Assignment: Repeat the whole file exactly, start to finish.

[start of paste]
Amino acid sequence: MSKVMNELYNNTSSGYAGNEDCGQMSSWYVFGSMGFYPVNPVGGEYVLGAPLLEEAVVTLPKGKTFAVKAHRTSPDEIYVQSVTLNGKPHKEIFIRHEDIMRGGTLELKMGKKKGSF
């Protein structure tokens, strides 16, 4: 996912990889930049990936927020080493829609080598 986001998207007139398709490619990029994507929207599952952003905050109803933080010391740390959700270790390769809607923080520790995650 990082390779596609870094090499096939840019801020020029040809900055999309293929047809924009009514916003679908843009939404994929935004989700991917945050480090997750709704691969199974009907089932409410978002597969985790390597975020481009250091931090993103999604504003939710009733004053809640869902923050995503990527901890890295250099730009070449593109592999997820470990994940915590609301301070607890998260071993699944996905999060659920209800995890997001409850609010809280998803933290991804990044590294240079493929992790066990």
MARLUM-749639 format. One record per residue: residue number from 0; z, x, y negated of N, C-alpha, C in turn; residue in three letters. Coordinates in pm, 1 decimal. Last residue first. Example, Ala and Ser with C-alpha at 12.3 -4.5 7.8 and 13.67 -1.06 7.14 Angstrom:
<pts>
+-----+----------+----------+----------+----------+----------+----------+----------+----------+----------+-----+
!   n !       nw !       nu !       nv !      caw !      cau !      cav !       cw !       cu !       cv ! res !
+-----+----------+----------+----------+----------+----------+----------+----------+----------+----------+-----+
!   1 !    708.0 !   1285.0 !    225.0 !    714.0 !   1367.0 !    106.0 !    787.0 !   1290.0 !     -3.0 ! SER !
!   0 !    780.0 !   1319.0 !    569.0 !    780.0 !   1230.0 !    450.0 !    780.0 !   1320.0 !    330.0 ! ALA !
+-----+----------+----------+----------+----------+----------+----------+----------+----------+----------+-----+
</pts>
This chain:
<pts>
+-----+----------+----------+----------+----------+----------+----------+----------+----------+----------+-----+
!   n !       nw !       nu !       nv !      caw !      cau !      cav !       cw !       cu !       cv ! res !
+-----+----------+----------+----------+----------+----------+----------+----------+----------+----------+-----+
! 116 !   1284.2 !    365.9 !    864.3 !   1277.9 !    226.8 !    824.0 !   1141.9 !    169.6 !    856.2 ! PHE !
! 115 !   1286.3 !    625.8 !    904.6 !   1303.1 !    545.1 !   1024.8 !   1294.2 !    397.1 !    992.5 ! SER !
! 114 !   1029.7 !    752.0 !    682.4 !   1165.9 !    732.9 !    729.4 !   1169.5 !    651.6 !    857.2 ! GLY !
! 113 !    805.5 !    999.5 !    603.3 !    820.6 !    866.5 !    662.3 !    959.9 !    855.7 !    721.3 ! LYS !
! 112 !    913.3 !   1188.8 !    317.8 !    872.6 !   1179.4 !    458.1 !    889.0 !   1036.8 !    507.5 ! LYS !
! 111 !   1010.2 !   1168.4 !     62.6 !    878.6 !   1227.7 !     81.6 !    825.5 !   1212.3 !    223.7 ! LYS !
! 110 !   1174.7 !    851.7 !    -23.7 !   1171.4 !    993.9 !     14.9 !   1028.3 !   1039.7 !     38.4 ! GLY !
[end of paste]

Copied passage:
Amino acid sequence: MSKVMNELYNNTSSGYAGNEDCGQMSSWYVFGSMGFYPVNPVGGEYVLGAPLLEEAVVTLPKGKTFAVKAHRTSPDEIYVQSVTLNGKPHKEIFIRHEDIMRGGTLELKMGKKKGSF
């Protein structure tokens, strides 16, 4: 996912990889930049990936927020080493829609080598 986001998207007139398709490619990029994507929207599952952003905050109803933080010391740390959700270790390769809607923080520790995650 990082390779596609870094090499096939840019801020020029040809900055999309293929047809924009009514916003679908843009939404994929935004989700991917945050480090997750709704691969199974009907089932409410978002597969985790390597975020481009250091931090993103999604504003939710009733004053809640869902923050995503990527901890890295250099730009070449593109592999997820470990994940915590609301301070607890998260071993699944996905999060659920209800995890997001409850609010809280998803933290991804990044590294240079493929992790066990």
MARLUM-749639 format. One record per residue: residue number from 0; z, x, y negated of N, C-alpha, C in turn; residue in three letters. Coordinates in pm, 1 decimal. Last residue first. Example, Ala and Ser with C-alpha at 12.3 -4.5 7.8 and 13.67 -1.06 7.14 Angstrom:
<pts>
+-----+----------+----------+----------+----------+----------+----------+----------+----------+----------+-----+
!   n !       nw !       nu !       nv !      caw !      cau !      cav !       cw !       cu !       cv ! res !
+-----+----------+----------+----------+----------+----------+----------+----------+----------+----------+-----+
!   1 !    708.0 !   1285.0 !    225.0 !    714.0 !   1367.0 !    106.0 !    787.0 !   1290.0 !     -3.0 ! SER !
!   0 !    780.0 !   1319.0 !    569.0 !    780.0 !   1230.0 !    450.0 !    780.0 !   1320.0 !    330.0 ! ALA !
+-----+----------+----------+----------+----------+----------+----------+----------+----------+----------+-----+
</pts>
This chain:
<pts>
+-----+----------+----------+----------+----------+----------+----------+----------+----------+----------+-----+
!   n !       nw !       nu !       nv !      caw !      cau !      cav !       cw !       cu !       cv ! res !
+-----+----------+----------+----------+----------+----------+----------+----------+----------+----------+-----+
! 116 !   1284.2 !    365.9 !    864.3 !   1277.9 !    226.8 !    824.0 !   1141.9 !    169.6 !    856.2 ! PHE !
! 115 !   1286.3 !    625.8 !    904.6 !   1303.1 !    545.1 !   1024.8 !   1294.2 !    397.1 !    992.5 ! SER !
! 114 !   1029.7 !    752.0 !    682.4 !   1165.9 !    732.9 !    729.4 !   1169.5 !    651.6 !    857.2 ! GLY !
! 113 !    805.5 !    999.5 !    603.3 !    820.6 !    866.5 !    662.3 !    959.9 !    855.7 !    721.3 ! LYS !
! 112 !    913.3 !   1188.8 !    317.8 !    872.6 !   1179.4 !    458.1 !    889.0 !   1036.8 !    507.5 ! LYS !
! 111 !   1010.2 !   1168.4 !     62.6 !    878.6 !   1227.7 !     81.6 !    825.5 !   1212.3 !    223.7 ! LYS !
! 110 !   1174.7 !    851.7 !    -23.7 !   1171.4 !    993.9 !     14.9 !   1028.3 !   1039.7 !     38.4 ! GLY !